A day in the life of a Catholic Care Chaplain

By Belinda Harding, 7 December 2023
Catholic Care chaplain Yvonne Turner. Image: Diocese of Parramatta


When Yvonne Turner joined Catholic Care as a lay chaplain in 2022, she embarked upon one of the most rewarding journeys of her life. As part of our Bishop’s Christmas Appeal, supporting the ministry of chaplaincy, we spoke to Yvonne about her vocation.  

“I started my vocation as a registered nurse about 25 years ago and spent a lot of time in aged care and community-based care. In these environments, spiritual and emotional care are an important component of patient care. Over time, I decided to explore these roles more and look into chaplaincy,” she explains. “My first chaplaincy role was in a palliative care team, and I’m now working with Catholic Care in mental health and I love it.” 

While clarifying the responsibilities of a chaplain, her commitment to this life-changing ministry and the people she cares for, is abundantly clear.  

“As a chaplain, I offer spiritual and emotional support to clients, staff, and families who are religious, non-religious or seeking spirituality. Chaplaincy is about your connection with others, with yourself, and with God,” says Yvonne, wisely. “I listen and shine a light on the experiences, life stories, and worldviews of others so they can tell their story in an uncensored and meaningful way without judgment or agenda. I think that’s the real beauty of what chaplains do.”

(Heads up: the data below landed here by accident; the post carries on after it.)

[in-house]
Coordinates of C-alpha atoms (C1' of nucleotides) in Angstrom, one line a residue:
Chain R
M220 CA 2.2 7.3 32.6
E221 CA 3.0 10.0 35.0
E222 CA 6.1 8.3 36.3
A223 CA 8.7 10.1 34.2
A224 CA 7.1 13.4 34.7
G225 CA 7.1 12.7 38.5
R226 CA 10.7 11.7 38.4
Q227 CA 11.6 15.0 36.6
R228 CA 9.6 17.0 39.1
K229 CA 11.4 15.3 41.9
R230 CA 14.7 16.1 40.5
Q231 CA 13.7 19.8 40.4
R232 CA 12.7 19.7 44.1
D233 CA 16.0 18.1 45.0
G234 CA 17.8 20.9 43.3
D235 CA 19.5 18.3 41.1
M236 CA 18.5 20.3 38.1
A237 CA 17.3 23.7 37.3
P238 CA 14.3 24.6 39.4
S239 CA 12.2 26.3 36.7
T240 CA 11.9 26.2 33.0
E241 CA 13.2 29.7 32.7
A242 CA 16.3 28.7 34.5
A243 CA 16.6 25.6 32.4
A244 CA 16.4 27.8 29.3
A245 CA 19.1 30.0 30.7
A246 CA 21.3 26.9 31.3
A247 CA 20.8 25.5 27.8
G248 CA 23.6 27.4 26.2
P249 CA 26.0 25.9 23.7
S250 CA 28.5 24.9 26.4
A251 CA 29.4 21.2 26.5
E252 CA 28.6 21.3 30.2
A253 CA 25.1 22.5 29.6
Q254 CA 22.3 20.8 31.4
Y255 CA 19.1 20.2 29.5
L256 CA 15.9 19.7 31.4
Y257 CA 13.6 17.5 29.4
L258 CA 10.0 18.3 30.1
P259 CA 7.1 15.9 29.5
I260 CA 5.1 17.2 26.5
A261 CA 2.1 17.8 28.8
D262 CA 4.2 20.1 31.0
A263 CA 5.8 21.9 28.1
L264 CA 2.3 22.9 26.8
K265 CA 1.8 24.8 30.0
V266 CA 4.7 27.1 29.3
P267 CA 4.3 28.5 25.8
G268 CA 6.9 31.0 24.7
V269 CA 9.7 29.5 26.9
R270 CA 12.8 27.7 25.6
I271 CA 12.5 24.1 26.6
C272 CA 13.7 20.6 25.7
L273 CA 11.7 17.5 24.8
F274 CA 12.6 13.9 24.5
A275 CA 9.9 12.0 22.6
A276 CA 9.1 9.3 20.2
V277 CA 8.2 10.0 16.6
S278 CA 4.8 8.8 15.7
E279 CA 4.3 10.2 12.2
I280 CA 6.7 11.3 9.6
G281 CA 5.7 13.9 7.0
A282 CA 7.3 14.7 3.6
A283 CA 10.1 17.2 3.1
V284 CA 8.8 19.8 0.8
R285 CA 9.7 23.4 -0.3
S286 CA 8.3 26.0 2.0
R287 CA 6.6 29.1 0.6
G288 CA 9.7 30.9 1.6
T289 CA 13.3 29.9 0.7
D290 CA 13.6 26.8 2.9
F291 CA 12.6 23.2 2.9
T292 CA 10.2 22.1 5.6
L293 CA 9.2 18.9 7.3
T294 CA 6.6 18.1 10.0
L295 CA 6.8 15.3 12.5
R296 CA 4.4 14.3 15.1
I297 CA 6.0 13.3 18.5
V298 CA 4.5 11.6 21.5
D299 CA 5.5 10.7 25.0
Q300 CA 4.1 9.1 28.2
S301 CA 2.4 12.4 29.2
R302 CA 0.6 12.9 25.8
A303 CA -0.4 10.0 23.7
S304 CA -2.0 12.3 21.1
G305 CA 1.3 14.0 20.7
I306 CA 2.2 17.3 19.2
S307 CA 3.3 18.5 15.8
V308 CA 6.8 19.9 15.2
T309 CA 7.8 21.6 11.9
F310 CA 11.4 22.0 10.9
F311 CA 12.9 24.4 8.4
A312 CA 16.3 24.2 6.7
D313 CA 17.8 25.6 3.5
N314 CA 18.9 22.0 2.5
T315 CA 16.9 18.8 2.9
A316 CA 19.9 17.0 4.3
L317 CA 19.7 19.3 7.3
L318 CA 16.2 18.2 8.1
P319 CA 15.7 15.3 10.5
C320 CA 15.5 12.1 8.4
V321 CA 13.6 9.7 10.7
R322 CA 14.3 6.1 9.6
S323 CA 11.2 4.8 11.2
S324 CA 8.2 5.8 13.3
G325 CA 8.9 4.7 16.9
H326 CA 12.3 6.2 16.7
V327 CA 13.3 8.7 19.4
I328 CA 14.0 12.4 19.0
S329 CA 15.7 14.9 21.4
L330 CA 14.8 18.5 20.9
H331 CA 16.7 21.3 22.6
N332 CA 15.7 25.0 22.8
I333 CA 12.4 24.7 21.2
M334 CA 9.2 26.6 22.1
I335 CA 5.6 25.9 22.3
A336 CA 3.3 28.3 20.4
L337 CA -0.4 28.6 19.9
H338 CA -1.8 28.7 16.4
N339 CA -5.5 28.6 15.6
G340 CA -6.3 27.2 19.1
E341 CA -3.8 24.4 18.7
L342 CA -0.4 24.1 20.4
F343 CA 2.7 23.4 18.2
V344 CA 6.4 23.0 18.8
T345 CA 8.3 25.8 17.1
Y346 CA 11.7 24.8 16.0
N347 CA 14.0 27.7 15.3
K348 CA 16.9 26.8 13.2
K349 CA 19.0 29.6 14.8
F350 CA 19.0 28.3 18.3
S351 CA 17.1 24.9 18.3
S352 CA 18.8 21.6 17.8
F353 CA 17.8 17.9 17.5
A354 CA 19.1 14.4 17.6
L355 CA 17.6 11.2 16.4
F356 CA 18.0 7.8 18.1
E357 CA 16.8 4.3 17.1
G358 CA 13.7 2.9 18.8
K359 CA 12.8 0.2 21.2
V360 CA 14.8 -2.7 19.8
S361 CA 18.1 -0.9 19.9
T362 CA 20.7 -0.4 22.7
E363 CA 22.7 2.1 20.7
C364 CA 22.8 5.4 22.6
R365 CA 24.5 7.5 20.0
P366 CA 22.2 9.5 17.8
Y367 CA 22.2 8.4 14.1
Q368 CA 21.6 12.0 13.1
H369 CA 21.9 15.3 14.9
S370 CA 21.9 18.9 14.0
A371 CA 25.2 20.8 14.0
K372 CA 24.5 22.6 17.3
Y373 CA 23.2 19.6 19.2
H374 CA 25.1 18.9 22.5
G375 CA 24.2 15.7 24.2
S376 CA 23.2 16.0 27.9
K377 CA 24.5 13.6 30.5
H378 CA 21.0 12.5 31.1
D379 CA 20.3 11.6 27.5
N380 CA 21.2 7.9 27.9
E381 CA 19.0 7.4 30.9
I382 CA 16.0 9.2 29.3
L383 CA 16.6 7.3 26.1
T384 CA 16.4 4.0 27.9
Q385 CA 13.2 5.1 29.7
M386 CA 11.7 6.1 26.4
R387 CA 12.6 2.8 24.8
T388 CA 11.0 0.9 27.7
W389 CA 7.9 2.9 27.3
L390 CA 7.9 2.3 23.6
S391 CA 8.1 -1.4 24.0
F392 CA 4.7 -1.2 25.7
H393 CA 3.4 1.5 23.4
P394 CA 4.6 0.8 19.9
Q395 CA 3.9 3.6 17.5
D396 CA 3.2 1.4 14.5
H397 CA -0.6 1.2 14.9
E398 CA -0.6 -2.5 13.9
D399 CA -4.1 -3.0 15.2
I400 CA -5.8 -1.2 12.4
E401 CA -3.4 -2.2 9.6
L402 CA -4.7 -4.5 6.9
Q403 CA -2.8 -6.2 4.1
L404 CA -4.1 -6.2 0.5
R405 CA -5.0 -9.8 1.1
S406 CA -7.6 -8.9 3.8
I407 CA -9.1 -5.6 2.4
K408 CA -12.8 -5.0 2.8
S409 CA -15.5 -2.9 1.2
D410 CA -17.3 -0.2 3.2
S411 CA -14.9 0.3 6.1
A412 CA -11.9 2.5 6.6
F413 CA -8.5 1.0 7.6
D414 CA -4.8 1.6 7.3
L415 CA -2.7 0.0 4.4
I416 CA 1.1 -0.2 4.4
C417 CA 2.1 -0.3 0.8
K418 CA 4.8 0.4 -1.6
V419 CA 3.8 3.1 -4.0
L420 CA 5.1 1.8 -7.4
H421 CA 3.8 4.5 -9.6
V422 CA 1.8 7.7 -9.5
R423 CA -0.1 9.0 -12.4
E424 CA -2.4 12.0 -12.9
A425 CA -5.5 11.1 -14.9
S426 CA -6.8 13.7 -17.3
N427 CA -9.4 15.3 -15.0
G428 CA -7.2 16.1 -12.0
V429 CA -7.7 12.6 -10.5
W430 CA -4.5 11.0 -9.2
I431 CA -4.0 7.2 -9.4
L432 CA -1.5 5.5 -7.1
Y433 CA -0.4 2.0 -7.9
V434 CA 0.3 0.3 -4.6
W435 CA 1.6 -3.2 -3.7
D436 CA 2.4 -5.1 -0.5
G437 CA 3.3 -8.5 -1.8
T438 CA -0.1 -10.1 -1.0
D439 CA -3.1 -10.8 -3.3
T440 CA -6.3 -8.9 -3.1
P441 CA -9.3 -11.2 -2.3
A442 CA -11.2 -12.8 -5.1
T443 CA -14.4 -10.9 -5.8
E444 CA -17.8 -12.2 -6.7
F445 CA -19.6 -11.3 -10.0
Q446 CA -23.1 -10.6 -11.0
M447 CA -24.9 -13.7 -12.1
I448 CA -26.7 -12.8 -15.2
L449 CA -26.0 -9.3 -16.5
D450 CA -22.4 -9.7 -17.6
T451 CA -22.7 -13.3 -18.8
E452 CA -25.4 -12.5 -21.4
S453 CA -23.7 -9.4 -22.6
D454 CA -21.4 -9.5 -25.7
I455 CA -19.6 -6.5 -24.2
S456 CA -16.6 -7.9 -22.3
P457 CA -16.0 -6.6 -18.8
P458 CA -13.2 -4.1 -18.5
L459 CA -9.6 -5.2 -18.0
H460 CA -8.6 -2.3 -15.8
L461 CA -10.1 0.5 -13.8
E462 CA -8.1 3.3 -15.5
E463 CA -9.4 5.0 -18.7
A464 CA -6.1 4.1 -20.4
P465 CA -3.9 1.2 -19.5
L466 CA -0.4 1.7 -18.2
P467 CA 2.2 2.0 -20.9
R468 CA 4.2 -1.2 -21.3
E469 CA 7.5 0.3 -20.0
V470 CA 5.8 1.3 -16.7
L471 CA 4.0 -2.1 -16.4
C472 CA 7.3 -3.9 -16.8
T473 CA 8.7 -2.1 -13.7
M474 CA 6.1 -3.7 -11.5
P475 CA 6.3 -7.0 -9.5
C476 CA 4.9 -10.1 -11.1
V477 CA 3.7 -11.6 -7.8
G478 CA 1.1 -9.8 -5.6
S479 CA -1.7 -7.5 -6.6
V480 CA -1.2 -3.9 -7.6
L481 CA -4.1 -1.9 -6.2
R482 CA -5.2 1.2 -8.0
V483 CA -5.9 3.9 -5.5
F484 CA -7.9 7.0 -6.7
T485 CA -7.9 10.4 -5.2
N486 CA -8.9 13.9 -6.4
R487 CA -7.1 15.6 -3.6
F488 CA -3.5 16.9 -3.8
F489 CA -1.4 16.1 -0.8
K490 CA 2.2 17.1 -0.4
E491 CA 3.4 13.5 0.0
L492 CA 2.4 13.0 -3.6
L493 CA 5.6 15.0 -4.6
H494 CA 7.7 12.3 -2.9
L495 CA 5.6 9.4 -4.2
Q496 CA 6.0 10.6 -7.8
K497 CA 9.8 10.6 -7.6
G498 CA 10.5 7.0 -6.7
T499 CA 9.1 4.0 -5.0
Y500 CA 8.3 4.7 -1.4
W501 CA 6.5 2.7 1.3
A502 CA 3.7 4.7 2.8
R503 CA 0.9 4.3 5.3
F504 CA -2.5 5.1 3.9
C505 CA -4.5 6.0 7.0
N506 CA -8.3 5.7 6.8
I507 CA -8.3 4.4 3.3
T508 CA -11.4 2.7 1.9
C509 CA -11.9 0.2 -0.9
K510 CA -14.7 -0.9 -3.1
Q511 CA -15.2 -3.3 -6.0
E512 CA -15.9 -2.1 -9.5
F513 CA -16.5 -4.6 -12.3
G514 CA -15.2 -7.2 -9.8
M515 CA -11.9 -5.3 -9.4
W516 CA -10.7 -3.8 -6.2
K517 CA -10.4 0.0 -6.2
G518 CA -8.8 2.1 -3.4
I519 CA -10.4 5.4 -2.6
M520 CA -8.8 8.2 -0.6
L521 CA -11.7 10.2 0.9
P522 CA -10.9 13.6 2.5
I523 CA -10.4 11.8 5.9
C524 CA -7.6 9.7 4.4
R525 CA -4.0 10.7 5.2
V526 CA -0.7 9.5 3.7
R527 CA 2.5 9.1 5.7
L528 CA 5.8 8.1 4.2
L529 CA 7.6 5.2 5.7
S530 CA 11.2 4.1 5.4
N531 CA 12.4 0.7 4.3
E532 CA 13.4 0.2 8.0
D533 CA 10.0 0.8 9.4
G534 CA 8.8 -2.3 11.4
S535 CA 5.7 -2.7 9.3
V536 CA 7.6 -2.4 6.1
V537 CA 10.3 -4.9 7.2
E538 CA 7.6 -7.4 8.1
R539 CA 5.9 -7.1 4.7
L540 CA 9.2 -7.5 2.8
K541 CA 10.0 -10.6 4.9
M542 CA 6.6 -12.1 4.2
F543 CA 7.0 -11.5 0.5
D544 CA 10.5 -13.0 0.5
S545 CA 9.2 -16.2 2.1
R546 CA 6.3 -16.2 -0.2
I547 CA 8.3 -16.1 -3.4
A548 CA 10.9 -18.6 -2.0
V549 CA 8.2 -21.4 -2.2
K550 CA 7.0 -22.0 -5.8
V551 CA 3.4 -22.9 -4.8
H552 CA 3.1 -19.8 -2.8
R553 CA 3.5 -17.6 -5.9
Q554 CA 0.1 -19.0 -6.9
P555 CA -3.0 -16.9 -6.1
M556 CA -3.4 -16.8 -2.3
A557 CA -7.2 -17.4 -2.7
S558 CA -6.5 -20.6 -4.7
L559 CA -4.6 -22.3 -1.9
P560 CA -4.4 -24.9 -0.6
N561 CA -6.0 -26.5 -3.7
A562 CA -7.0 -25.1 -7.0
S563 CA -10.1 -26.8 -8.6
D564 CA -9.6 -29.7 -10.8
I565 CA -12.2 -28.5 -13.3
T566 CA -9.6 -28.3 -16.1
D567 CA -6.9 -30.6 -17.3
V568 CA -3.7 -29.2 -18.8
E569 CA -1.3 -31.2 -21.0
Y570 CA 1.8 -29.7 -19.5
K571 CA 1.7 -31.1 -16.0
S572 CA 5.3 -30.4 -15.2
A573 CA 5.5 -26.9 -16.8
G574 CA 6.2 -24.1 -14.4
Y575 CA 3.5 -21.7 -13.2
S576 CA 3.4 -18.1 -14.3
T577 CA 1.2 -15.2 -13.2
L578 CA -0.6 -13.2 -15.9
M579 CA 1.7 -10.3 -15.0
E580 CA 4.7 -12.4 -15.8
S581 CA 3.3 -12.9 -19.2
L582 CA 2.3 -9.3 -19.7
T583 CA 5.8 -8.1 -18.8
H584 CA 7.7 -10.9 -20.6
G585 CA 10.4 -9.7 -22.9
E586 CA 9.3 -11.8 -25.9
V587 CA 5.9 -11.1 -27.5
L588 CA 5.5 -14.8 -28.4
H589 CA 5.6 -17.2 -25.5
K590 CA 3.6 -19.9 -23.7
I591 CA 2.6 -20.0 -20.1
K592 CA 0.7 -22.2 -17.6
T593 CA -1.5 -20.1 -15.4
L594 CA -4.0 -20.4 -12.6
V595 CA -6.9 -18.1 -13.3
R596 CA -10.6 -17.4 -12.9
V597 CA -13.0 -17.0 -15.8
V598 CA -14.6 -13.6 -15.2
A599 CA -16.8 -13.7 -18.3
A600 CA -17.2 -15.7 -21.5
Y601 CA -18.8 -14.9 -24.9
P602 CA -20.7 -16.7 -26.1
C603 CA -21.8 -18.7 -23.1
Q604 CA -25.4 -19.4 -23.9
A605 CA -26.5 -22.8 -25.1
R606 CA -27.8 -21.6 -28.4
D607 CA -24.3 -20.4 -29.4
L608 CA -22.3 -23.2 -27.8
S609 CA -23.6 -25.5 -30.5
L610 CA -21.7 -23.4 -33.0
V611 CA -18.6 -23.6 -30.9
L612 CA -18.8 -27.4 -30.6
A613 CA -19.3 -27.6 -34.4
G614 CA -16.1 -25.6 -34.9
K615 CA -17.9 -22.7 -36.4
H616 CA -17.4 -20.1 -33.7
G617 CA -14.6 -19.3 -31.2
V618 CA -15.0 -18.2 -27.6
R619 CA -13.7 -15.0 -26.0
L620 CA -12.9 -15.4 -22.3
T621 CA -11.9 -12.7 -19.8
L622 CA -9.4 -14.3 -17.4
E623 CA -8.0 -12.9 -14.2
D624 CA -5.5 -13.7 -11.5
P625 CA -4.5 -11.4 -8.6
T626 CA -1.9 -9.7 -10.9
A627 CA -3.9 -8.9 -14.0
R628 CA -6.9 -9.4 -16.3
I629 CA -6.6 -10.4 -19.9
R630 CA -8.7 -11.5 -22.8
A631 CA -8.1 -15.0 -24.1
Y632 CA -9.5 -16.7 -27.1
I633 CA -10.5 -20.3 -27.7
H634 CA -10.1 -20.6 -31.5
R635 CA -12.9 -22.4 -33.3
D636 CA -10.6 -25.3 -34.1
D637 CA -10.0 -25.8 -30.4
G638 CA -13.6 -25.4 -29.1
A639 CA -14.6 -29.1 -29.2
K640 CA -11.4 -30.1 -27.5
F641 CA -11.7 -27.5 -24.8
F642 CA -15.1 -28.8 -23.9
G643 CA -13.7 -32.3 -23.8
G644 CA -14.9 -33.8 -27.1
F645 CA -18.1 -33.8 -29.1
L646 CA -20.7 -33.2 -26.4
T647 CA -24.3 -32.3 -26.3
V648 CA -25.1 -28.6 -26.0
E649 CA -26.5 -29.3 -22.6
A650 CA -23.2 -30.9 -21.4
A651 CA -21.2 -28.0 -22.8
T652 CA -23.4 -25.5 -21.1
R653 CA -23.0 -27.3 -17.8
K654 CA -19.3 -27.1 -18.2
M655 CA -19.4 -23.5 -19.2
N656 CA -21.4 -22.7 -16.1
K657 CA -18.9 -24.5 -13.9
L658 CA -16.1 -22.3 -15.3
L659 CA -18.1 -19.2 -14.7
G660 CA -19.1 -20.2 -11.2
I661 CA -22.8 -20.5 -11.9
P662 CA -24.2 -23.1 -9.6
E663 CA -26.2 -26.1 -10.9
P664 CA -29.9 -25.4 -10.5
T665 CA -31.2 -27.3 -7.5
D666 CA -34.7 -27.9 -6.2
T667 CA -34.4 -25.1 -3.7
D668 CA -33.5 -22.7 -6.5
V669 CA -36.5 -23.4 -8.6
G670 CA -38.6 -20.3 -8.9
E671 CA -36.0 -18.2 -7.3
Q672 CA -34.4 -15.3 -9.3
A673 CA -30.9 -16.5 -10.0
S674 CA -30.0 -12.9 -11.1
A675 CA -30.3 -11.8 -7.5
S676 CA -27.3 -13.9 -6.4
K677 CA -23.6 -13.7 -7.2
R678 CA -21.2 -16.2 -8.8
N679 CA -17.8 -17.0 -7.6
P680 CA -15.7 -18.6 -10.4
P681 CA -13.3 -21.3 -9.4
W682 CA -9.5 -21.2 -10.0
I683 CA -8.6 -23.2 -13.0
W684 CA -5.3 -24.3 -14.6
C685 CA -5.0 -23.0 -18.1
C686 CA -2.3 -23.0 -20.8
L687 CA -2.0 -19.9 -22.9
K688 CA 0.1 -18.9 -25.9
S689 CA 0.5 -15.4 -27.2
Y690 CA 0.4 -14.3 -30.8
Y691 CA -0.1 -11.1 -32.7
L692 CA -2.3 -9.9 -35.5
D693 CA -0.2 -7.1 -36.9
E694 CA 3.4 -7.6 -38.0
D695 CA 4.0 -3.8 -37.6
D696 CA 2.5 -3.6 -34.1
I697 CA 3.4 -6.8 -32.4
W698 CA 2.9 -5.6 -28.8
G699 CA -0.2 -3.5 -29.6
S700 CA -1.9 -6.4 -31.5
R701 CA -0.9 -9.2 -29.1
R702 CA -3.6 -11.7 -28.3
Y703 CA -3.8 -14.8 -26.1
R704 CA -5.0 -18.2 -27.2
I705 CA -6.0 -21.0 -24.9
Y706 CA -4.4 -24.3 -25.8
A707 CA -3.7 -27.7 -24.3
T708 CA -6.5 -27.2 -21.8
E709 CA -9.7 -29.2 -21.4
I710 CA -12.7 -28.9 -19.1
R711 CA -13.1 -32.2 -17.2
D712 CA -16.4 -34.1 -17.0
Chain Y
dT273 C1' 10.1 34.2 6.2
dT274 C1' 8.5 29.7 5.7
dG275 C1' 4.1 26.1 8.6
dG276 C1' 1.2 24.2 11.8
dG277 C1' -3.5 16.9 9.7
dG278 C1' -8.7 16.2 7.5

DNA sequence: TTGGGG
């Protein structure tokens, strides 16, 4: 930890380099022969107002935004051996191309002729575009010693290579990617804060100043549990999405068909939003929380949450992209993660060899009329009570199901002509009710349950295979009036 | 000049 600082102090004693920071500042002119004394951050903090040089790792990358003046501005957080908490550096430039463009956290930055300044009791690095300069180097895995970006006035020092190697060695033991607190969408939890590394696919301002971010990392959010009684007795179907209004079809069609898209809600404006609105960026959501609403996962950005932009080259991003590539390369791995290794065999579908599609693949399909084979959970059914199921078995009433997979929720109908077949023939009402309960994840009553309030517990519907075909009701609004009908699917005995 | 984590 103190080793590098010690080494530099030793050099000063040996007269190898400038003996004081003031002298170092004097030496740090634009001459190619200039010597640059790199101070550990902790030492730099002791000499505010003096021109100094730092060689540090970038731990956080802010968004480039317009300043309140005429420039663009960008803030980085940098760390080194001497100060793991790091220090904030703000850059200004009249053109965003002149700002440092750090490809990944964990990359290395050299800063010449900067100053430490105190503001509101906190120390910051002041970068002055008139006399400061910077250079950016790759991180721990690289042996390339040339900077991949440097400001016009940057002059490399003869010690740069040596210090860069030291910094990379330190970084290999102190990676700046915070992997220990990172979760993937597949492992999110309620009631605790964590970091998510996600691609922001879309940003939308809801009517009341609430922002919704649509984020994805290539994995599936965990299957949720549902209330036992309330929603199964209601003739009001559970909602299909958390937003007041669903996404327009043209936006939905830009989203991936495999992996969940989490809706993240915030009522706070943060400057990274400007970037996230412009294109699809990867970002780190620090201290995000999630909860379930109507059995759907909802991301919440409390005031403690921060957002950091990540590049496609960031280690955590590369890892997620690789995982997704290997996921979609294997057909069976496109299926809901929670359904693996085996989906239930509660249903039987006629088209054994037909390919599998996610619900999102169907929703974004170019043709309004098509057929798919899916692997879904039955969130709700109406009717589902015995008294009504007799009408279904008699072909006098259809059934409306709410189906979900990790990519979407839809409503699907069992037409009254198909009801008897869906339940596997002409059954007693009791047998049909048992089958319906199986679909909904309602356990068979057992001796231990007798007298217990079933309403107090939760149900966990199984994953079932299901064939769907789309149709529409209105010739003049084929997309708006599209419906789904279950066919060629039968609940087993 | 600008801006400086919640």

Speaking fondly of the connection she is able to establish with the people she assists, Yvonne says, “I think it’s quite a privileged position to be invited into that space. It’s a personal and intimate space, and one where people often take off their mask and talk about whatever they desperately need to say. For example, personal stories of their life that they’ve never told anyone before, their fears, regrets and important questions about life and faith.”  

Though Yvonne meets many new faces in any given week, she is also presented with a few familiar faces, too.  

“Both palliative care and mental health chaplaincy with Catholic Care lead you to see people more than once. Chaplains will support people through multiple presentations into a mental health facility. So as a chaplain, I do get to know people intimately and grow with them in terms of their spiritual relationship.” 

Catholic Care chaplain Yvonne Turner (left) speaking with Catholic Care Chaplaincy Coordinator Bernard Ellis. Image: Diocese of Parramatta

When asked about how she can help those suffering from mental illness, Yvonne proposes that it is about meeting them on their spiritual journey and providing a space for their experiences and their story.  

“People who suffer from mental illness really understand suffering. They often have a history of lifelong traumas, of complex grief, and they really understand the concept of dark and light,” she reveals. “They really feel the darkness and are living with this. So, it’s extremely valuable to share your suffering and reality with someone and to be given the opportunity to explore your strong sense of spirituality.”